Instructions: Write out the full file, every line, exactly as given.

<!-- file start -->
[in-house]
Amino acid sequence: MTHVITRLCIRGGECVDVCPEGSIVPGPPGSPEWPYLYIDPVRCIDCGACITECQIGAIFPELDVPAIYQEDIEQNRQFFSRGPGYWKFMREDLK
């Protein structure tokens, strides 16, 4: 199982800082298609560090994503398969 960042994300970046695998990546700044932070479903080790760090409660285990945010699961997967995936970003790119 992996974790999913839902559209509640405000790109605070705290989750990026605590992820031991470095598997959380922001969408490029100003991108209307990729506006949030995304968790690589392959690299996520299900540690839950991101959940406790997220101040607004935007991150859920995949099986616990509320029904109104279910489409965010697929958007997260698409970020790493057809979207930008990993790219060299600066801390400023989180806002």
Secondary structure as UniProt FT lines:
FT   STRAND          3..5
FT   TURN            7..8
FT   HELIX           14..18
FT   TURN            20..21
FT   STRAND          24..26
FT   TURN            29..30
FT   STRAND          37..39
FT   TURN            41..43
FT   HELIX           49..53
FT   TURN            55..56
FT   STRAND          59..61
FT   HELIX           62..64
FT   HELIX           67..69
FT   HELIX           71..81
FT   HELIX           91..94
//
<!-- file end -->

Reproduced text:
[in-house]
Amino acid sequence: MTHVITRLCIRGGECVDVCPEGSIVPGPPGSPEWPYLYIDPVRCIDCGACITECQIGAIFPELDVPAIYQEDIEQNRQFFSRGPGYWKFMREDLK
């Protein structure tokens, strides 16, 4: 199982800082298609560090994503398969 960042994300970046695998990546700044932070479903080790760090409660285990945010699961997967995936970003790119 992996974790999913839902559209509640405000790109605070705290989750990026605590992820031991470095598997959380922001969408490029100003991108209307990729506006949030995304968790690589392959690299996520299900540690839950991101959940406790997220101040607004935007991150859920995949099986616990509320029904109104279910489409965010697929958007997260698409970020790493057809979207930008990993790219060299600066801390400023989180806002």
Secondary structure as UniProt FT lines:
FT   STRAND          3..5
FT   TURN            7..8
FT   HELIX           14..18
FT   TURN            20..21
FT   STRAND          24..26
FT   TURN            29..30
FT   STRAND          37..39
FT   TURN            41..43
FT   HELIX           49..53
FT   TURN            55..56
FT   STRAND          59..61
FT   HELIX           62..64
FT   HELIX           67..69
FT   HELIX           71..81
FT   HELIX           91..94
//